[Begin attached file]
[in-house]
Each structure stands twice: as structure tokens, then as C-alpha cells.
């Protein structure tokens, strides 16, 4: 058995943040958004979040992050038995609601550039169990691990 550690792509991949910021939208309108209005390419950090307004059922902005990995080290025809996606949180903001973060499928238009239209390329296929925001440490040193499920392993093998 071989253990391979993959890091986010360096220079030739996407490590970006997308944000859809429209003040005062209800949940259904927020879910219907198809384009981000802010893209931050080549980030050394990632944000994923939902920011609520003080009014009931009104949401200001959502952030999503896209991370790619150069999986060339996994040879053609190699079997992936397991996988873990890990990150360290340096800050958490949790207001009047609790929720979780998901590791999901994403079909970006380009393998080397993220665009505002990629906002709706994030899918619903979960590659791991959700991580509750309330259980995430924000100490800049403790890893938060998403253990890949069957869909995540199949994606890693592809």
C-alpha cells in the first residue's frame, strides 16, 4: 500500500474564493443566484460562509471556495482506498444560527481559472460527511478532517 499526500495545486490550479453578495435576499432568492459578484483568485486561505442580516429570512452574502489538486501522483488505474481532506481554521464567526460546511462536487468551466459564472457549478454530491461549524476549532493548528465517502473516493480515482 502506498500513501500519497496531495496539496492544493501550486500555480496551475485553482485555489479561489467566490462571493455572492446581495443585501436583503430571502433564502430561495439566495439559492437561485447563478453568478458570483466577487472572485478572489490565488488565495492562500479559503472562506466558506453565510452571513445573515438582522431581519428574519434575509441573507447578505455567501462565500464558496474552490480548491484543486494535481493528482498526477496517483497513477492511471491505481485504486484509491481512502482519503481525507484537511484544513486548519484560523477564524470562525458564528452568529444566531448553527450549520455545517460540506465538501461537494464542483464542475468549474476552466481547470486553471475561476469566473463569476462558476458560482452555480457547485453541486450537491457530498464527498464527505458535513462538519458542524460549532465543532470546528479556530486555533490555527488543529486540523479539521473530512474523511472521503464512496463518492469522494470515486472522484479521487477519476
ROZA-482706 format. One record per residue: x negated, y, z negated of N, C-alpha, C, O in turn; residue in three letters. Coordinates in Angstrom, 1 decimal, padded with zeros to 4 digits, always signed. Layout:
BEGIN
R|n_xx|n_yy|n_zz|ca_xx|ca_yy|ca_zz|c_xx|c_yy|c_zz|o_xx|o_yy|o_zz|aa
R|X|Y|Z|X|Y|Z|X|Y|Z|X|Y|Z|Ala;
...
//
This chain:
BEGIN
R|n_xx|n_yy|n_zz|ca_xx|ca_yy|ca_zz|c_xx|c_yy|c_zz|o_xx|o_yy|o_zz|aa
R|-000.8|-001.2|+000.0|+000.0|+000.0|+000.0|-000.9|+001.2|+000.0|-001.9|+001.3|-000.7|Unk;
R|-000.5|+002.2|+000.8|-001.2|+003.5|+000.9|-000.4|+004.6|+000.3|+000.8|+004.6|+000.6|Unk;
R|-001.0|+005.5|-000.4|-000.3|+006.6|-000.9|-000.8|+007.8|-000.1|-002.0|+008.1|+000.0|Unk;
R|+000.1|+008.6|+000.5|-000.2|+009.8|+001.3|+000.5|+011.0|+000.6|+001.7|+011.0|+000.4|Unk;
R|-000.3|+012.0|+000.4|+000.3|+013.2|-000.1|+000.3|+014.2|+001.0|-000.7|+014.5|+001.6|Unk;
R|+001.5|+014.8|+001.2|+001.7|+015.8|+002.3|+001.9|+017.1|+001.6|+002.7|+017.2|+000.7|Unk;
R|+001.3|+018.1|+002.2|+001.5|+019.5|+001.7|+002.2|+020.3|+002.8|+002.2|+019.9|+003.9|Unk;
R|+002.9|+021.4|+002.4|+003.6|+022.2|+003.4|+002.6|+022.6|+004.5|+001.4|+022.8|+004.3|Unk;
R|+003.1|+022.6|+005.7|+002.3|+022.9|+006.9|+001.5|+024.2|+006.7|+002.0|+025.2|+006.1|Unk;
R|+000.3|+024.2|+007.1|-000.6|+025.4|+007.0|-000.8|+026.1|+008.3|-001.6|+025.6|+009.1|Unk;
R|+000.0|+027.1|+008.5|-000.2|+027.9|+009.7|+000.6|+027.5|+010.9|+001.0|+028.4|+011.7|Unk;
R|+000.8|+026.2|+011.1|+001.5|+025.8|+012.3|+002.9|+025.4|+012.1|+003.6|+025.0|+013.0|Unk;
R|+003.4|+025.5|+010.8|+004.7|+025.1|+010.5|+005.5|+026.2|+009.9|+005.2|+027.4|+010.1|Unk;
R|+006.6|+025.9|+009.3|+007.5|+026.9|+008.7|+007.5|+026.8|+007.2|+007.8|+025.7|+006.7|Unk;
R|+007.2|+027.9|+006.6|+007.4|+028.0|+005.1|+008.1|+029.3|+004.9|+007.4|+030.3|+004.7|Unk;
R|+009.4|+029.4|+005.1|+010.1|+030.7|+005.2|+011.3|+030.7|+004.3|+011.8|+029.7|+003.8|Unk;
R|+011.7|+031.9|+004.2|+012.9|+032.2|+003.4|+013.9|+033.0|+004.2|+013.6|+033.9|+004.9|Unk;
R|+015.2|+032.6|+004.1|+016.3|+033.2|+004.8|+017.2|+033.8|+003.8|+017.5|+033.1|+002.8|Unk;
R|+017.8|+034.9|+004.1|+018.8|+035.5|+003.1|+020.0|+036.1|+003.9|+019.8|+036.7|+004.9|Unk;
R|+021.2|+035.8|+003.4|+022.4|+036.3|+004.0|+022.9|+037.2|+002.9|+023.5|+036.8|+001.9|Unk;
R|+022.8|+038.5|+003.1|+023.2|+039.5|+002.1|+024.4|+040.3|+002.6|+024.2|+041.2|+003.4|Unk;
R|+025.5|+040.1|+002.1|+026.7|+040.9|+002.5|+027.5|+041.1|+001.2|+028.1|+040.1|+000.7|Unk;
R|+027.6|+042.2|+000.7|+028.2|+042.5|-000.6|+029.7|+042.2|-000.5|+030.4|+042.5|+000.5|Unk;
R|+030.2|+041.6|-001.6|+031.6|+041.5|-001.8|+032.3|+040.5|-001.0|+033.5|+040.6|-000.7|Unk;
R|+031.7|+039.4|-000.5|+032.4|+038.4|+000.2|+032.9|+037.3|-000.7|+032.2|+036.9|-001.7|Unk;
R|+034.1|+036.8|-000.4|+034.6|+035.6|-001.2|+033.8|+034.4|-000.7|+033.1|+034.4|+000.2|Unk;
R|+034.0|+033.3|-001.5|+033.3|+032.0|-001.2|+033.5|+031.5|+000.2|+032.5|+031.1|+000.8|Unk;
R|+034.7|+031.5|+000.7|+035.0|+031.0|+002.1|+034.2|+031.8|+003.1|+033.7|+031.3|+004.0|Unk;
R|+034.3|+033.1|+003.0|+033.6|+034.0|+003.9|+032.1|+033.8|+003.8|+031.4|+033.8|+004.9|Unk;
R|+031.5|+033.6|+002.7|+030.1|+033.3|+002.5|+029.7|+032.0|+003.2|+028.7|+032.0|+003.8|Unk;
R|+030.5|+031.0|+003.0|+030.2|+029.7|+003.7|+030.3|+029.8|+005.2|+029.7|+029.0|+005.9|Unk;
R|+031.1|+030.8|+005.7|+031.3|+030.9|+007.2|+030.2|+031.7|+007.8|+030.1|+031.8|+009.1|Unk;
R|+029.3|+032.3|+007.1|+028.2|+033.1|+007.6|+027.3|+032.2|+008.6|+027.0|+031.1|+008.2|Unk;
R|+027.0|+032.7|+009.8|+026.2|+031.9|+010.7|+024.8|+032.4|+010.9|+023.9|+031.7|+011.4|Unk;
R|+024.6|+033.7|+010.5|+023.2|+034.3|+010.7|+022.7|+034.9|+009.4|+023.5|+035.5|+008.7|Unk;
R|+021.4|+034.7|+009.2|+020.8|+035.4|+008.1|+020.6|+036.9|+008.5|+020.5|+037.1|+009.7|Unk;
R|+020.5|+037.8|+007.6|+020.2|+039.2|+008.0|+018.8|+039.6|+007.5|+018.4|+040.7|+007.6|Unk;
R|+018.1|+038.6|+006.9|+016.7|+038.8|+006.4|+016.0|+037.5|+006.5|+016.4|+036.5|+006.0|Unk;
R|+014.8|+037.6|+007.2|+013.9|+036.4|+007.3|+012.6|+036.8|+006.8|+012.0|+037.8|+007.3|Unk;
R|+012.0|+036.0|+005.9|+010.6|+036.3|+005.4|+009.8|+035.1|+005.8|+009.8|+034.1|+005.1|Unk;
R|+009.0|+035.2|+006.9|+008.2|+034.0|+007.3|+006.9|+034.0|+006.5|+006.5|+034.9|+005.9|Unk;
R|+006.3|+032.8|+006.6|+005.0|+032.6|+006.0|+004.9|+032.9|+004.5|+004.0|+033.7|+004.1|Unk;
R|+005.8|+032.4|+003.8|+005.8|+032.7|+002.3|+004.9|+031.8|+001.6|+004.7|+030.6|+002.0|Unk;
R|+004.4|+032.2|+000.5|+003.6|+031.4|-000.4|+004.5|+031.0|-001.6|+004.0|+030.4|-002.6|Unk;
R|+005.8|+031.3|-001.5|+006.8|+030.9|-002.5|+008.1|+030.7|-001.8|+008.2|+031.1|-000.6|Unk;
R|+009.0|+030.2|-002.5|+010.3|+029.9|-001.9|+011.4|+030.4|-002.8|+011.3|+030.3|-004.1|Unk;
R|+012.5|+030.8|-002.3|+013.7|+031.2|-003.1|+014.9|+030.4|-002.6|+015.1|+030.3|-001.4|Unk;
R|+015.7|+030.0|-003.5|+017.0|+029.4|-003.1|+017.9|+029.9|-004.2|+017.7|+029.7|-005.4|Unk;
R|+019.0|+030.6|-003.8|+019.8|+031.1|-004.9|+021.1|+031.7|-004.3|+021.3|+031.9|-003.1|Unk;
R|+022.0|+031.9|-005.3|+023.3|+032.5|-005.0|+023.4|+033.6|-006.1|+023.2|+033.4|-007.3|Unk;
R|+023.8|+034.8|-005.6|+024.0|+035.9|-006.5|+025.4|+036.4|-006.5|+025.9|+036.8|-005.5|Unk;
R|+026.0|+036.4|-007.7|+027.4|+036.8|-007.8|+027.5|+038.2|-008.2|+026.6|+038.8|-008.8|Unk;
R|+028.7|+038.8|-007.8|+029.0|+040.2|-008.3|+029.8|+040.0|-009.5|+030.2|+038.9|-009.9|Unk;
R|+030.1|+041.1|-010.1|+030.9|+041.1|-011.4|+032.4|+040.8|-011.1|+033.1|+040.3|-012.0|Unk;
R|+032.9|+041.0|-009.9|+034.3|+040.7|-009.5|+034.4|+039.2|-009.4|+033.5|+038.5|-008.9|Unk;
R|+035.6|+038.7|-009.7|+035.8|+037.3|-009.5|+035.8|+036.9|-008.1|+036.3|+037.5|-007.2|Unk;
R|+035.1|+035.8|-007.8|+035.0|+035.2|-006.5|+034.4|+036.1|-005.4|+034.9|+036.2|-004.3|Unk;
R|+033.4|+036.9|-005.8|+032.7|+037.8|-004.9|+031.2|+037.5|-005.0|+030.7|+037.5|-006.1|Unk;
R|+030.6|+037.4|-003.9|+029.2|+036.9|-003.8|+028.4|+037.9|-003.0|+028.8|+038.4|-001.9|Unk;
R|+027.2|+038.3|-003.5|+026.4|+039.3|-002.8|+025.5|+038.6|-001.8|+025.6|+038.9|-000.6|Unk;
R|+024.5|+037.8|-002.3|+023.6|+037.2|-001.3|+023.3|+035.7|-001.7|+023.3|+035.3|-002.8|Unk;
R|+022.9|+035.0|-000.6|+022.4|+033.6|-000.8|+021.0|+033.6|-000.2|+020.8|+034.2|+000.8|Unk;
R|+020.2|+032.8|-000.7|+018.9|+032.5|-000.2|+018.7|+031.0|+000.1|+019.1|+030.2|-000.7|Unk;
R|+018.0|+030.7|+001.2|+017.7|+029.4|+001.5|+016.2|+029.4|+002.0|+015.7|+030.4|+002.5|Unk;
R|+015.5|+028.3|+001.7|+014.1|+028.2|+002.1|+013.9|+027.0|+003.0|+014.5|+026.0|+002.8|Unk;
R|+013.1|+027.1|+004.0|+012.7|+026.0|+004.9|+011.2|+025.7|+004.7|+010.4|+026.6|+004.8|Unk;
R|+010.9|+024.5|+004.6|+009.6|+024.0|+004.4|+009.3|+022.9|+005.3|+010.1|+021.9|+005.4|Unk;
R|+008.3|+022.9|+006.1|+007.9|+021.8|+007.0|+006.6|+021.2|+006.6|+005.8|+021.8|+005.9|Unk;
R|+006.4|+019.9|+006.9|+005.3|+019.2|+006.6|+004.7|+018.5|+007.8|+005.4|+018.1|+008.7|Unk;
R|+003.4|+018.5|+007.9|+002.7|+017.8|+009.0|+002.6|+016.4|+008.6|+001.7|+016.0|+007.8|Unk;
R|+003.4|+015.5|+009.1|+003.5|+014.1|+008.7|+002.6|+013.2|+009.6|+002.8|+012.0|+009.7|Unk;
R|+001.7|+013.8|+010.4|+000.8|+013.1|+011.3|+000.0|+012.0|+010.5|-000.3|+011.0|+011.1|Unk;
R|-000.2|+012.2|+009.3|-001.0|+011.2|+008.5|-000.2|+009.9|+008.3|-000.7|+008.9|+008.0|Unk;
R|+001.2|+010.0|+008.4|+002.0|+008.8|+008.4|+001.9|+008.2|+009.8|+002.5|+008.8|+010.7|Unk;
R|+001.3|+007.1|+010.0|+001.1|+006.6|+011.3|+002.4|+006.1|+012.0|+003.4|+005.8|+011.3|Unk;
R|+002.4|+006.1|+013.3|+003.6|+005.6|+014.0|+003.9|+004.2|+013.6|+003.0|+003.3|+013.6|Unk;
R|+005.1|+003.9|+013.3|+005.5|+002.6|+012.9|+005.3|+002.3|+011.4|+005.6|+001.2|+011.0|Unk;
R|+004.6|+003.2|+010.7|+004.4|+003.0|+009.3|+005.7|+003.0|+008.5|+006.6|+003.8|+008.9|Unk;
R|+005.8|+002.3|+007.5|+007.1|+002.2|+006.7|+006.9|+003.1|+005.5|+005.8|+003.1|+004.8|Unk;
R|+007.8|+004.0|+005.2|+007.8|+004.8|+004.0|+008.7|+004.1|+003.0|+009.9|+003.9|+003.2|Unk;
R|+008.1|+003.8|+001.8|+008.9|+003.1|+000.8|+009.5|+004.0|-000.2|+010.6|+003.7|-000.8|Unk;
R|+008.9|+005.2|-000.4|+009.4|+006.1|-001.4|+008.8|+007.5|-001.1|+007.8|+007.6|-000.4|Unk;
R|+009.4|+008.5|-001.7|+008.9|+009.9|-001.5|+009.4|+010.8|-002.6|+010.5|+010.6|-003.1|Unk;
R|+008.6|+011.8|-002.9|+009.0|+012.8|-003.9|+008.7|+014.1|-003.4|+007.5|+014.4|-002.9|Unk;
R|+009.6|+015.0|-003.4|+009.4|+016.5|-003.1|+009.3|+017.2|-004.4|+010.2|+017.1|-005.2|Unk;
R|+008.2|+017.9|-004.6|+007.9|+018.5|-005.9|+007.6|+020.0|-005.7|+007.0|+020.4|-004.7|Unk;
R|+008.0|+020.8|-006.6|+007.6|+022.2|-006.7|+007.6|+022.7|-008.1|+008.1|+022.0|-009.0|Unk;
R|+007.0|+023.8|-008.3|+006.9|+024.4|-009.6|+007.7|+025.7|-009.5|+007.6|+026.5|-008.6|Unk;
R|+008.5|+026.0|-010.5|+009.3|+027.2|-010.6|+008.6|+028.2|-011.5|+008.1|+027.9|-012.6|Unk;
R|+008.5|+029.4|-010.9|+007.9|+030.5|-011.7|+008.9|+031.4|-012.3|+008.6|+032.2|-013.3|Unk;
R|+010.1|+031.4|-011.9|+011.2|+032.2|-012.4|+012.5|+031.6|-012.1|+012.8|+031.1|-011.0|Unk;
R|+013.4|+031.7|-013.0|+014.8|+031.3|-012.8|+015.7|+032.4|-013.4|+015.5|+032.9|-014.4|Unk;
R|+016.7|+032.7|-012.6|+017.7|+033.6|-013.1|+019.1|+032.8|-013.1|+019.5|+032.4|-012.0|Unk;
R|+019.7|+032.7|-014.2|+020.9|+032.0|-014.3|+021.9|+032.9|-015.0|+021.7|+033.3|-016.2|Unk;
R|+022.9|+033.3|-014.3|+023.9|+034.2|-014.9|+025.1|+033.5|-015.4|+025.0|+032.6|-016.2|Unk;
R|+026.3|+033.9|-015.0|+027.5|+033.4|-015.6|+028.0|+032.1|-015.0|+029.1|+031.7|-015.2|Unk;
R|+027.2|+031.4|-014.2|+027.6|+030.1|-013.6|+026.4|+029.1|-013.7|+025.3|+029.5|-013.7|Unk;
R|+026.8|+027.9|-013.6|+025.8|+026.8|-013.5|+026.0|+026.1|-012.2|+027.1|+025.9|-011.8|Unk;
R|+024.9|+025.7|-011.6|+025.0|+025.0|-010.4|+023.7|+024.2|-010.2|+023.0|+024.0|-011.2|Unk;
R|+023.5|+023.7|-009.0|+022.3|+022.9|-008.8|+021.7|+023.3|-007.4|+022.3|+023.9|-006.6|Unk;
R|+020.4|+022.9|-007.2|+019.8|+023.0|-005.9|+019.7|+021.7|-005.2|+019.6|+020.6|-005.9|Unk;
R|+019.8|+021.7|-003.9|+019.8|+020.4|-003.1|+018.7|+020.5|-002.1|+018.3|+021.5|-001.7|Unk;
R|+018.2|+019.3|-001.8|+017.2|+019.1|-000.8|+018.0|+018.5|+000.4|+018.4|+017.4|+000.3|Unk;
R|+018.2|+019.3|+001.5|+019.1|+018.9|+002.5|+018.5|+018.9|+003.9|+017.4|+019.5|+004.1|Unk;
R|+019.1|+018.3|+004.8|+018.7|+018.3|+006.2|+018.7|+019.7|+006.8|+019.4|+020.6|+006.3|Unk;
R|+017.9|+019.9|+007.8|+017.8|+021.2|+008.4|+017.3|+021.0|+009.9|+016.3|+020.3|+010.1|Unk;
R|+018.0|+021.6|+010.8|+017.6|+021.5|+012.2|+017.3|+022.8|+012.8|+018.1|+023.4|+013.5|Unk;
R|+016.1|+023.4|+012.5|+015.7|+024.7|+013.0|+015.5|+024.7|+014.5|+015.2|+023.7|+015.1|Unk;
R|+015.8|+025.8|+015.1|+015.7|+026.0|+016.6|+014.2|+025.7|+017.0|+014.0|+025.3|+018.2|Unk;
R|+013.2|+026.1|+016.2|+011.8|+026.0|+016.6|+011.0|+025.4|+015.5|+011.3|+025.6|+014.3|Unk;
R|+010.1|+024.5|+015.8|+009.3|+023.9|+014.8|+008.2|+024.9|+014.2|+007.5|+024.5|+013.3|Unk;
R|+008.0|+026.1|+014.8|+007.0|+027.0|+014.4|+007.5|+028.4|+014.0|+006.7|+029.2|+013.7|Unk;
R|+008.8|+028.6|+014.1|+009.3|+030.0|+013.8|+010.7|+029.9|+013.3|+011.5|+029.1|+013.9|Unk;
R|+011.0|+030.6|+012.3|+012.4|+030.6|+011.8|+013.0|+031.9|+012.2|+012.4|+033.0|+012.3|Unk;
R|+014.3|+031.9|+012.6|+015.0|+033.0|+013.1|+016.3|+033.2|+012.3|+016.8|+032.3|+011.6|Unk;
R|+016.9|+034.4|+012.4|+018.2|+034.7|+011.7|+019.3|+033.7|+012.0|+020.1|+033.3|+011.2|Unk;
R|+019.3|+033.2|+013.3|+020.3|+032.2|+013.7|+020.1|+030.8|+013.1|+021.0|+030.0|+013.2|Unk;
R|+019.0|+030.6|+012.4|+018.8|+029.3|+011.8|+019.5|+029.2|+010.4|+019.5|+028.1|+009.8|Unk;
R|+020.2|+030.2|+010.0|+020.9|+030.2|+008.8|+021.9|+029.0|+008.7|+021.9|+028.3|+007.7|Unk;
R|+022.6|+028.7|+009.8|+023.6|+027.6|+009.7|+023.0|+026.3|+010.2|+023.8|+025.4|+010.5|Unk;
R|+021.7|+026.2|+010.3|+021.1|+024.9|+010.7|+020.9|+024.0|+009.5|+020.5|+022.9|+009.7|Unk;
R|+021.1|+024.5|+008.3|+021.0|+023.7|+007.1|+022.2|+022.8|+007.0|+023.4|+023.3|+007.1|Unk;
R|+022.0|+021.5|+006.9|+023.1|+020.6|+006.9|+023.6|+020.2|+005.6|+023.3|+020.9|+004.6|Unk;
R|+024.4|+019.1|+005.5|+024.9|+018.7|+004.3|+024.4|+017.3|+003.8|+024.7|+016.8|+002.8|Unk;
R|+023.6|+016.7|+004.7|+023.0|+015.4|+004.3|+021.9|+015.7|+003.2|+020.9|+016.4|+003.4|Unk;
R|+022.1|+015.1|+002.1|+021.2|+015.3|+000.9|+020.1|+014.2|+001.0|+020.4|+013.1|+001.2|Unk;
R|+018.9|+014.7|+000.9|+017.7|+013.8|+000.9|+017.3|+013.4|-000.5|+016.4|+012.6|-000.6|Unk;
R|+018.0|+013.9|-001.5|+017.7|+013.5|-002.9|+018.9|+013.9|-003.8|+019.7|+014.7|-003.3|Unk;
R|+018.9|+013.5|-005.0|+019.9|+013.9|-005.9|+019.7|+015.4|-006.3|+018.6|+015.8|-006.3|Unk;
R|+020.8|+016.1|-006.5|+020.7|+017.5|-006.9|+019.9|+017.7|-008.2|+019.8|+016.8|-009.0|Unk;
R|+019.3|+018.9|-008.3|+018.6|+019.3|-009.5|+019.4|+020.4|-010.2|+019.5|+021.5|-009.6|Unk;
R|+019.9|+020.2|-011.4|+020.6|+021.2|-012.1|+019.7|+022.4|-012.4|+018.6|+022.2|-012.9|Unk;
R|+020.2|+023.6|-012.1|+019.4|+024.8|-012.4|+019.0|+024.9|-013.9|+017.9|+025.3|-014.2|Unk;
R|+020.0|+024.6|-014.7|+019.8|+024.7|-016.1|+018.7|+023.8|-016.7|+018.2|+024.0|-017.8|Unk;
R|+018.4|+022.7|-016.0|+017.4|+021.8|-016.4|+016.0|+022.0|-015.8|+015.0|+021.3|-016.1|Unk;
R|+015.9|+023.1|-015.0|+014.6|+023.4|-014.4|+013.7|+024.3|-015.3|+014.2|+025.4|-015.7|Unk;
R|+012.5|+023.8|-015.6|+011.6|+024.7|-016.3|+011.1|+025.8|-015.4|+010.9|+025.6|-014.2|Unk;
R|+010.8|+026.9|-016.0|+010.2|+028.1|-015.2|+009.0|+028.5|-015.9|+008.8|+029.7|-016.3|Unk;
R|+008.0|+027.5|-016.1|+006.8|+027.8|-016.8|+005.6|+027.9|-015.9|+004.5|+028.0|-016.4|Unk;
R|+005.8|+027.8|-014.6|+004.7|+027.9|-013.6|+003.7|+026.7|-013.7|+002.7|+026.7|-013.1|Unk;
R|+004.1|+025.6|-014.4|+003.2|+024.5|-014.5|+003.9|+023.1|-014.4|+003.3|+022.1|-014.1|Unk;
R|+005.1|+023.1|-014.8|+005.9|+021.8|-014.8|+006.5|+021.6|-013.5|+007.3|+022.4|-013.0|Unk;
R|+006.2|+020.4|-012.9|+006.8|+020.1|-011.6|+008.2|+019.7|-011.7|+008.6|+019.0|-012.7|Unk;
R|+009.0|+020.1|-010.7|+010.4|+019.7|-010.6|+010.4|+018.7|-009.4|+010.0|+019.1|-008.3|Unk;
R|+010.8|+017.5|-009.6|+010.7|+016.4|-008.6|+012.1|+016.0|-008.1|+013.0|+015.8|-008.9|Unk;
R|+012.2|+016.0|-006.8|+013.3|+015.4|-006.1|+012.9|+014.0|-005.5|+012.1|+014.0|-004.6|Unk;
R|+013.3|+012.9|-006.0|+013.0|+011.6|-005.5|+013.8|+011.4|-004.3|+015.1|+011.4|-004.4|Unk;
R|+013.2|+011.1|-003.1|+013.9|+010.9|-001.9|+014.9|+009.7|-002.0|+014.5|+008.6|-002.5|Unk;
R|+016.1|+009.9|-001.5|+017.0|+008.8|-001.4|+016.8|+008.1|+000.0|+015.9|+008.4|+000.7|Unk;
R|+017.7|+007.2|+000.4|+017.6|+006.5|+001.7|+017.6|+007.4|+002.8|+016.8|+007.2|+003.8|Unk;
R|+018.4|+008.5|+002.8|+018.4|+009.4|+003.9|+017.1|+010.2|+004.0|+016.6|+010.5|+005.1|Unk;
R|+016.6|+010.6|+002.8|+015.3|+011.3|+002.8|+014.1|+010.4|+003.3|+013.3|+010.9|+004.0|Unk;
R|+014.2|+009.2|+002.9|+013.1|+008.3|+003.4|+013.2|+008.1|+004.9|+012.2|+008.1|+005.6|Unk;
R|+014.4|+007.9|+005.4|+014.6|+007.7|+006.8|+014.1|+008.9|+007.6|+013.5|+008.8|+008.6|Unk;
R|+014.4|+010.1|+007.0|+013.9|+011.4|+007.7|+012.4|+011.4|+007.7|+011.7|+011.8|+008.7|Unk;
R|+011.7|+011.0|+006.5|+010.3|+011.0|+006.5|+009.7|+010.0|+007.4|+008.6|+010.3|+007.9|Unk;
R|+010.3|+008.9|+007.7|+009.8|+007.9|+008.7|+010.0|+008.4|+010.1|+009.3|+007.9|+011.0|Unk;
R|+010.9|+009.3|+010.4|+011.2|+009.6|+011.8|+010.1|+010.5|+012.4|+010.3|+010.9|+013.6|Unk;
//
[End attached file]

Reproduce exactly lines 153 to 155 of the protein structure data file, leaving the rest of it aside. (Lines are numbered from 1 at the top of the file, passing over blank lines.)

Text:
R|+005.8|+027.8|-014.6|+004.7|+027.9|-013.6|+003.7|+026.7|-013.7|+002.7|+026.7|-013.1|Unk;
R|+004.1|+025.6|-014.4|+003.2|+024.5|-014.5|+003.9|+023.1|-014.4|+003.3|+022.1|-014.1|Unk;
R|+005.1|+023.1|-014.8|+005.9|+021.8|-014.8|+006.5|+021.6|-013.5|+007.3|+022.4|-013.0|Unk;